What can we say about the rally in Brazilian stocks, except that it has been glorious?
We can say it’s ending.
The good news: Brazil’s stock index, the Bovespa, has returned 23% to investors in 2016. That follows a disastrous 2015, in which the global commodities crash and scandal at Brazil’s main oil company, Petrobras, brought the country to its knees.
The rebound in the stock market has been one of the few things to cheer about Brazil’s otherwise ailing economy. But it’s been driven by one thing: politics. Brazilian stocks hate President Dilma Rousseff, and they love that the lower house of the Brazilian legislature has voted to impeach her.
But politics doesn’t change the fact that economic fundamentals remain weak. Here’s the key bit of those fundamentals to watch, according to UBS. It’s all about credit:
Overall credit in the Brazilian economy should grow around 3-4% in 2016E, i.e. less than half of inflation. Credit shows a very high correlation (~82%) with Sales of Bovespa listed companies… Consensus expects sales to increase by 12% in 2016.
Earnings expectations also remain high. So, if Sales and Earnings are to disappoint, we see little reason for ROIC [Return on Invested Capital] improvements, and thus for the rally to continue. At Bovespa’s current level, we see more downside than upside risk in the near future.
Let’s unpack this really quick.
The state of the state
Rousseff’s impeachment is driven by 2014 revelations that her party used the state oil firm, Petrobras, as a slush fund. The market has wanted to see her replaced with a more conservative and less embattled leader, which is understandable.
But the change that Brazil needs is the kind of change that comes slowly and painfully, through cost-cutting and legislative reform that requires consensus.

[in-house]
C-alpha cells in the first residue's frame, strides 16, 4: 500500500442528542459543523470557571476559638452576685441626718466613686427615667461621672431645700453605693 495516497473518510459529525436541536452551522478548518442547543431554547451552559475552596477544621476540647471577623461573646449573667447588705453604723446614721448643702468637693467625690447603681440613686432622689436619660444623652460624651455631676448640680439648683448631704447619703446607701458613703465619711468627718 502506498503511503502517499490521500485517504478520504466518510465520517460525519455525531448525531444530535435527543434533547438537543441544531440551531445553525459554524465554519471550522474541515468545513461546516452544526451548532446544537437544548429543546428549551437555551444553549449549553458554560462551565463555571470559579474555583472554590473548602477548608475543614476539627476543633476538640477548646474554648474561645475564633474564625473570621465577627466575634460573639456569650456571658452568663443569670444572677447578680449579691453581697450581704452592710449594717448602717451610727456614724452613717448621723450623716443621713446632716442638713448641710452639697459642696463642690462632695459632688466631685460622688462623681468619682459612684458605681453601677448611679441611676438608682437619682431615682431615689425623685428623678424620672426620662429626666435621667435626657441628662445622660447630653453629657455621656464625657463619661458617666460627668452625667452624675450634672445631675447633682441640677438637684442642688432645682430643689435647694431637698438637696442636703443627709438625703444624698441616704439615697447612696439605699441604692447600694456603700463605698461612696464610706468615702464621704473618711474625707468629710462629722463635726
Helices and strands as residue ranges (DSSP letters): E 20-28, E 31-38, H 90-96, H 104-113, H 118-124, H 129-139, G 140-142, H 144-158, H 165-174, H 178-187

Does this sound like a country ready to build consensus?
- On Tuesday, Rousseff vowed to go fighting on, and said that she was being treated poorly because she’s a woman. And on Sunday, a politician on the right, Jair Bolsonaro, praised the military dictator that tortured Rousseff and a number of her contemporaries, dedicating his impeachment vote to “the memory of Colonel Carlos Alberto Brilhante Ustra – the terror of Dilma Rousseff.” Last week, it was revealed that Rousseff’s vice president had already drafted his post impeachment speech. And with all this talk going on, some are still looking to the 2018 presidential elections, where the name Marina Silva is gaining traction. She’s a socialist environmentalist who ran for vice president under the Green Party in 2014, but was never able to recover from the loss of her running mate in a fatal plane crash. She has floated the idea of having elections this year – which should tell you something about her confidence in Brazil’s continued approval of leftist policies, even though she moved to the center during her last campaign.
What this should tell you is that difficult reforms aren’t going to be a cakewalk to pass, even if Rousseff goes. In the meantime, she is still in power. Her impeachment is likely to go to trial in the Senate in the coming weeks.
The state of the economy
This is the bigger issue for stocks: The Brazilian economy is in shambles.
A positive run in 2016 has boosted analyst earnings estimates for stocks on the Bovespa to levels equal to the last three years combined, even though indicators are flashing red.
Here’s a rundown:
- Consumer inflation is around 10%. The country’s economic activity index, considered a leading indicator of GDP, fell 8% in March from the same time a year before. GDP growth hit -3.5% in 2015, and 2016 estimates put GDP growth around the same range, but estimates keep getting cut. Unemployment is 10%, up from 6.5% at the end of 2014.
What’s more, part of this disaster is completely beyond Brazil’s control. The country’s economy is highly correlated with commodities prices, which are down. It’s the end of a 15-year boom, and no one knows where strong demand for Brazilian exports is going to come from, especially now that it looks like China will have to slow its economy to reform it within the next few years.
In short, politics can do only so much for Brazilian stocks. Now the hard work has to begin, and hard work is, well, hard.